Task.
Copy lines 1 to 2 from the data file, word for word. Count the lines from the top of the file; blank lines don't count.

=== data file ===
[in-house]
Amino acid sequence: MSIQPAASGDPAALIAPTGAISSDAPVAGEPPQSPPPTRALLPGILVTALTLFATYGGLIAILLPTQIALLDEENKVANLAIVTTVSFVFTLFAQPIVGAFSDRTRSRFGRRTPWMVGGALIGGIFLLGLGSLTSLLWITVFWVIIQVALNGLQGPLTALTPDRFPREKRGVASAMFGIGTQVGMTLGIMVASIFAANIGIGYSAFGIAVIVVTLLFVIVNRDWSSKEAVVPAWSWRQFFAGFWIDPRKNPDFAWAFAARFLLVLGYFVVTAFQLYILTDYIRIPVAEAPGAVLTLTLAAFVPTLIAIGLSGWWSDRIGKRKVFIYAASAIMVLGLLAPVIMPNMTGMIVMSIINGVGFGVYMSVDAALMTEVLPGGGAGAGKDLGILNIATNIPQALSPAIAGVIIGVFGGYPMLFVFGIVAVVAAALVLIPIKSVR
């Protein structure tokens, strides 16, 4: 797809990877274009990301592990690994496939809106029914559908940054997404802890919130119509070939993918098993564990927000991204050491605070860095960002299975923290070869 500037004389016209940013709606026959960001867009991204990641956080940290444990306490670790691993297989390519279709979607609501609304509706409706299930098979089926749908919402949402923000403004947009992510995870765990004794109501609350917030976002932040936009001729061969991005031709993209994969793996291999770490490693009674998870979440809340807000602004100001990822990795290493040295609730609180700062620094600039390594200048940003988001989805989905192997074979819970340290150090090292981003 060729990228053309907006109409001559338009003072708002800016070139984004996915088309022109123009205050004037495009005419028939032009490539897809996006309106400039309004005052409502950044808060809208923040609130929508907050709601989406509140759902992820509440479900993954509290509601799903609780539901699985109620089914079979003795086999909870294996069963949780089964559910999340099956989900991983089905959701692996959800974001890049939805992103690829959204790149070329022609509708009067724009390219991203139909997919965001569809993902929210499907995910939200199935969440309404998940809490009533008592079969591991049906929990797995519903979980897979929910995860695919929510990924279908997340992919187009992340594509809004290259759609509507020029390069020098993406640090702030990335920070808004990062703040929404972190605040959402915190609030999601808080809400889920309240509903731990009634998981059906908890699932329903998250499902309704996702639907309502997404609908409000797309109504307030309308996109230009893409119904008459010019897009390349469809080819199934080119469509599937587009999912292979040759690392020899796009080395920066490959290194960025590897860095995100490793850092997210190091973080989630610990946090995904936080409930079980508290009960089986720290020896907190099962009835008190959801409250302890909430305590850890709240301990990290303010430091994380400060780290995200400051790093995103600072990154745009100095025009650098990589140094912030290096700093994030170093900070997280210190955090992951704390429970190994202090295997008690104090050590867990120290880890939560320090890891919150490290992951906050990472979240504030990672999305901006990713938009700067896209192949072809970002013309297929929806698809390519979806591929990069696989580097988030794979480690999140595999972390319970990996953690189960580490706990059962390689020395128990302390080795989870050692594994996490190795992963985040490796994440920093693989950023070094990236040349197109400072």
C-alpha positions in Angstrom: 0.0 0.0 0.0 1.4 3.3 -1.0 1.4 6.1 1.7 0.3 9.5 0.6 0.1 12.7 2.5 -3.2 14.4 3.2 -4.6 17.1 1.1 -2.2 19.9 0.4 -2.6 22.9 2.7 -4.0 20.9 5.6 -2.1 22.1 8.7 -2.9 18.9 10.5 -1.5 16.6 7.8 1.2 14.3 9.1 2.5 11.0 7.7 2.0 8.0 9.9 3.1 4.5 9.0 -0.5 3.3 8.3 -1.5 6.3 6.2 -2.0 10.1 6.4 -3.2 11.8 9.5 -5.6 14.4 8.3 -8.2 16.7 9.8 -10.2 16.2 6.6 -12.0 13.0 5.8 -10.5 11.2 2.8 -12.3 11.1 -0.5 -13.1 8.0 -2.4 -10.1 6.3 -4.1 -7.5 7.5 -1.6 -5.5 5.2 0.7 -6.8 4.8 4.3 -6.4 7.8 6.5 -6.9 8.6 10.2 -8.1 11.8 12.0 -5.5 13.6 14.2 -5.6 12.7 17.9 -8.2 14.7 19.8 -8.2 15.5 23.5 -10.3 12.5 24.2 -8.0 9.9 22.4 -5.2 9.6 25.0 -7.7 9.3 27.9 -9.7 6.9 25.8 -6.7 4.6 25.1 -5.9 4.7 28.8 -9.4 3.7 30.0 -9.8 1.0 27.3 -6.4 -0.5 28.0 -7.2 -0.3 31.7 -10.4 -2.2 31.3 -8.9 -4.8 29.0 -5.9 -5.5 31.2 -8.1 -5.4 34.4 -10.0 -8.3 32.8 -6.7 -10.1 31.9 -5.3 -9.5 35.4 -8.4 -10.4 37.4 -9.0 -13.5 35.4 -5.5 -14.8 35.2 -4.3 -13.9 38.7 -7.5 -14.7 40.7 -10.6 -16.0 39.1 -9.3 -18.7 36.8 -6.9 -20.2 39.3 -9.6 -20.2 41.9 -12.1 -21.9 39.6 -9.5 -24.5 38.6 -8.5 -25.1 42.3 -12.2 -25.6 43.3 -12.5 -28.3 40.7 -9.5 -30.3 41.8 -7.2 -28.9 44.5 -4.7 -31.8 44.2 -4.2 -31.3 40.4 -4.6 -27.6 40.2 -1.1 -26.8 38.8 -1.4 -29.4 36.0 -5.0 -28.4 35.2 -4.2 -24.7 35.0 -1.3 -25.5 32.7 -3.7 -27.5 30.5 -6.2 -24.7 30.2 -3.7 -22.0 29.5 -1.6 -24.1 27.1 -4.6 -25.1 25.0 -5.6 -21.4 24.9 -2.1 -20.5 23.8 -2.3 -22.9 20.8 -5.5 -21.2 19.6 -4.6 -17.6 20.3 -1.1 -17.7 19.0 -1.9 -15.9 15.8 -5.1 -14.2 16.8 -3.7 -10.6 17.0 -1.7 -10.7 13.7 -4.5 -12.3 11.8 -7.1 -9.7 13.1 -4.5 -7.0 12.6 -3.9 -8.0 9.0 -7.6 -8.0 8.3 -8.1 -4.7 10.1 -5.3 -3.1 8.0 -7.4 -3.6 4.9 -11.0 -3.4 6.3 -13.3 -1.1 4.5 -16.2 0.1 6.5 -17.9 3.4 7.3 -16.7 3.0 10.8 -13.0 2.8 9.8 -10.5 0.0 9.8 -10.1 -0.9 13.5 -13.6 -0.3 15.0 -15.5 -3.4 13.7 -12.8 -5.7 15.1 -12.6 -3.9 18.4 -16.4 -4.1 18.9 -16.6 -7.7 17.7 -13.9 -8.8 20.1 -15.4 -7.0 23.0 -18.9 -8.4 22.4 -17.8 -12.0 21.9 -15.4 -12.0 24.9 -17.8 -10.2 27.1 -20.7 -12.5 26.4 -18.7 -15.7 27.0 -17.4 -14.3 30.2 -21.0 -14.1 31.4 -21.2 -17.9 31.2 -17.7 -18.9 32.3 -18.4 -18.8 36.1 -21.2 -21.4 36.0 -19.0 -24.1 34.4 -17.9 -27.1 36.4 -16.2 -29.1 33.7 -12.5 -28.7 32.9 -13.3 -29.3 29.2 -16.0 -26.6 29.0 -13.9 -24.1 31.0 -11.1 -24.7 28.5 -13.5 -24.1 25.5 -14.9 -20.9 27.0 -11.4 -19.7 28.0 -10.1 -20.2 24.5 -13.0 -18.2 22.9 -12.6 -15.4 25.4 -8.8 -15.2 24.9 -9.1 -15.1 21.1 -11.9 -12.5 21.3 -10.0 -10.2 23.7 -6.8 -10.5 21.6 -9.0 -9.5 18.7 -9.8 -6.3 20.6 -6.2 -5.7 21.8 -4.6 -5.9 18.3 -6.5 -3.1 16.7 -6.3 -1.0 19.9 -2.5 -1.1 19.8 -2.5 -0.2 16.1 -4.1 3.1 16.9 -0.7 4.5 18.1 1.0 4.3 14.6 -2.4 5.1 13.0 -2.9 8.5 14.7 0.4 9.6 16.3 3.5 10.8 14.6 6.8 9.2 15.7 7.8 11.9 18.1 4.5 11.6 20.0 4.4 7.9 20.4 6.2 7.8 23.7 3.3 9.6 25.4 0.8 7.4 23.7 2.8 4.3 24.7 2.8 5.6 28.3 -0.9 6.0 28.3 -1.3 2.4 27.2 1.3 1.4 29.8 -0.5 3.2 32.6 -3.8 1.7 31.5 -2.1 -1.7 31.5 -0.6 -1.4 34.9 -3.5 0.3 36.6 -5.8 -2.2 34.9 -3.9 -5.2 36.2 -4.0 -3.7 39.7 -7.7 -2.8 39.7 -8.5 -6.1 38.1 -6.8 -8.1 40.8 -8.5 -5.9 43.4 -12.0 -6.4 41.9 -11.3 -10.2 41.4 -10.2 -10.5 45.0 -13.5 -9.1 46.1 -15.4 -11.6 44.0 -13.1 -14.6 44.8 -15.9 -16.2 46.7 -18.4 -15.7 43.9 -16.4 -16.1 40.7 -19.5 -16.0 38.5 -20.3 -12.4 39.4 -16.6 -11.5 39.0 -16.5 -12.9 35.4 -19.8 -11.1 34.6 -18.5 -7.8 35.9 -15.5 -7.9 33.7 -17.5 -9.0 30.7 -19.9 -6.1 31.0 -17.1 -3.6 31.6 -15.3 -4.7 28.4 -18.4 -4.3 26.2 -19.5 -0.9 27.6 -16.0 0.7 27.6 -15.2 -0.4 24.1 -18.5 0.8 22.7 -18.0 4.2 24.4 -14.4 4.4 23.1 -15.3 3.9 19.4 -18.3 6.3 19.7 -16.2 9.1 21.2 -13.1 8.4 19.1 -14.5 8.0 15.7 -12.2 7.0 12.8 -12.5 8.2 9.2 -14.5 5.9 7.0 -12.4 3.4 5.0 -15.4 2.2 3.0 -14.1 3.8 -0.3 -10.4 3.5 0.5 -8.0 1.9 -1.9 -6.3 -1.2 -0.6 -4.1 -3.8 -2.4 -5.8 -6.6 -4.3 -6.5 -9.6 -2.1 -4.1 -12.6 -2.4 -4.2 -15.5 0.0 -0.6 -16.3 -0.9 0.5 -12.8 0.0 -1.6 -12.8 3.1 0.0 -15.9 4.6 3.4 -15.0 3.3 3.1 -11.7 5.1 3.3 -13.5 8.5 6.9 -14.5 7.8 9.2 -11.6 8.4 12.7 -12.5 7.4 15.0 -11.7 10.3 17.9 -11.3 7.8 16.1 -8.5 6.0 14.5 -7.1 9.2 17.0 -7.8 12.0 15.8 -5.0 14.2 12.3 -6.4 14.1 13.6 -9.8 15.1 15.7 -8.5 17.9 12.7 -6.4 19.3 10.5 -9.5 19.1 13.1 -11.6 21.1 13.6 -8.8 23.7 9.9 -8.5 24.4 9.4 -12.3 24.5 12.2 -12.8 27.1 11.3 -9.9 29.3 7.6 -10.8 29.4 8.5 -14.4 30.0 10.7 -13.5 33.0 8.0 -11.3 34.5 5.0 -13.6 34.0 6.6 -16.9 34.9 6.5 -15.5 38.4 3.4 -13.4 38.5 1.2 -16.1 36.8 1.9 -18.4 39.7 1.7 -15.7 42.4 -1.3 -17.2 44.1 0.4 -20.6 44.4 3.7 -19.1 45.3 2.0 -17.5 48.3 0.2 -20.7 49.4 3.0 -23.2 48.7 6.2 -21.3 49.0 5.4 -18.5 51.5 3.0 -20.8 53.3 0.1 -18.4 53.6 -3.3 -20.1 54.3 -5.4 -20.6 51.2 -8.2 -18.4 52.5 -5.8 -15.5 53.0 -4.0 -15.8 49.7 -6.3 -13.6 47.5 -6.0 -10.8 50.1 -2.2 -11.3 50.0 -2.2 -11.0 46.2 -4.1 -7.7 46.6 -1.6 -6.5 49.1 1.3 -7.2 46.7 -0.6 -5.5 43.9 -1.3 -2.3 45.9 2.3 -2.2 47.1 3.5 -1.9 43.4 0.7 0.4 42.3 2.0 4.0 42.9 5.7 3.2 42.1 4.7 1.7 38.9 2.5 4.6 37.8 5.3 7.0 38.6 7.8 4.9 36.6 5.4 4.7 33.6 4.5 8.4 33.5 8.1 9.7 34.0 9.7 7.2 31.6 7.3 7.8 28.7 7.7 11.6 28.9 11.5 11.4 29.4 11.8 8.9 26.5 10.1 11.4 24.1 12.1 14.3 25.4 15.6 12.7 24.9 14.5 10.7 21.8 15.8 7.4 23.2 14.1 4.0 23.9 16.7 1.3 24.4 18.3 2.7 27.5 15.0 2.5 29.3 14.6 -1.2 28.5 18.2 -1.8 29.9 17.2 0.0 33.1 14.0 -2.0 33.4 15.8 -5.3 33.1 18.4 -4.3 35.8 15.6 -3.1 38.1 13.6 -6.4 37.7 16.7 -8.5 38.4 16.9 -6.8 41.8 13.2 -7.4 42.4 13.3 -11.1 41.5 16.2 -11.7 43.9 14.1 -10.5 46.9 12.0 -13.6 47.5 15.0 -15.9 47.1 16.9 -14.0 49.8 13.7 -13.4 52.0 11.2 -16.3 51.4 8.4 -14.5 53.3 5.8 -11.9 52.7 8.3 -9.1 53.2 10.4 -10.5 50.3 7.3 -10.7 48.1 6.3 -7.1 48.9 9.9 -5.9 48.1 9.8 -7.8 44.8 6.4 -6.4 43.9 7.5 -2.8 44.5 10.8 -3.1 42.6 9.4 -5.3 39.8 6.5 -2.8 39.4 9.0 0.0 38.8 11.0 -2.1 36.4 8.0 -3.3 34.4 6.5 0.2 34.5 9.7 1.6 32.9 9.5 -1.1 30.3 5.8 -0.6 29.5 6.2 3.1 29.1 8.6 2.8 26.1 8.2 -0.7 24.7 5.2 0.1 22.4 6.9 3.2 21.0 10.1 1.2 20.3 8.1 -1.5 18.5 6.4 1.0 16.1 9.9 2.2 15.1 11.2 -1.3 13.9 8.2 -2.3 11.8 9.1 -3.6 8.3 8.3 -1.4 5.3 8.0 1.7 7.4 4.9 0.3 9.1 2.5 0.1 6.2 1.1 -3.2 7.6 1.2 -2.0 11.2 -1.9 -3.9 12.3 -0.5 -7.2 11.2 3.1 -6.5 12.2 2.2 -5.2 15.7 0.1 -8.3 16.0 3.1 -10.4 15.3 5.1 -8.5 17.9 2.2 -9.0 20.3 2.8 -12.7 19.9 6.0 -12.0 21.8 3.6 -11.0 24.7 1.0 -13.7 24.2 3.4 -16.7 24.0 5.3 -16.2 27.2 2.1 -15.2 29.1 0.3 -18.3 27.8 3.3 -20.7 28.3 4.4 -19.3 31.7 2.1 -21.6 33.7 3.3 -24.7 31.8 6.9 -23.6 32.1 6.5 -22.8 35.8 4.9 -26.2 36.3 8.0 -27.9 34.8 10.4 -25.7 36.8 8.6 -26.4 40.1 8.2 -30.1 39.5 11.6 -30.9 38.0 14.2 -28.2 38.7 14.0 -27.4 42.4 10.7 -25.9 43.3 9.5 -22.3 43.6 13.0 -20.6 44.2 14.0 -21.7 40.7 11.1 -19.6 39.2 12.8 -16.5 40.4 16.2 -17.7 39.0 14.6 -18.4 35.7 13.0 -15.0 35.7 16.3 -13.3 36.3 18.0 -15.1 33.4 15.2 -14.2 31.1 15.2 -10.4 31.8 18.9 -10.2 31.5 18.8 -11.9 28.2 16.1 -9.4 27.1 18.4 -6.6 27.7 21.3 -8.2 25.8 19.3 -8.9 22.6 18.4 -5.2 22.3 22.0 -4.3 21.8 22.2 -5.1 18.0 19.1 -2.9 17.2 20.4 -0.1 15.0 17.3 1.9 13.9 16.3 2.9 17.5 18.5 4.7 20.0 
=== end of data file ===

[in-house]
Amino acid sequence: MSIQPAASGDPAALIAPTGAISSDAPVAGEPPQSPPPTRALLPGILVTALTLFATYGGLIAILLPTQIALLDEENKVANLAIVTTVSFVFTLFAQPIVGAFSDRTRSRFGRRTPWMVGGALIGGIFLLGLGSLTSLLWITVFWVIIQVALNGLQGPLTALTPDRFPREKRGVASAMFGIGTQVGMTLGIMVASIFAANIGIGYSAFGIAVIVVTLLFVIVNRDWSSKEAVVPAWSWRQFFAGFWIDPRKNPDFAWAFAARFLLVLGYFVVTAFQLYILTDYIRIPVAEAPGAVLTLTLAAFVPTLIAIGLSGWWSDRIGKRKVFIYAASAIMVLGLLAPVIMPNMTGMIVMSIINGVGFGVYMSVDAALMTEVLPGGGAGAGKDLGILNIATNIPQALSPAIAGVIIGVFGGYPMLFVFGIVAVVAAALVLIPIKSVR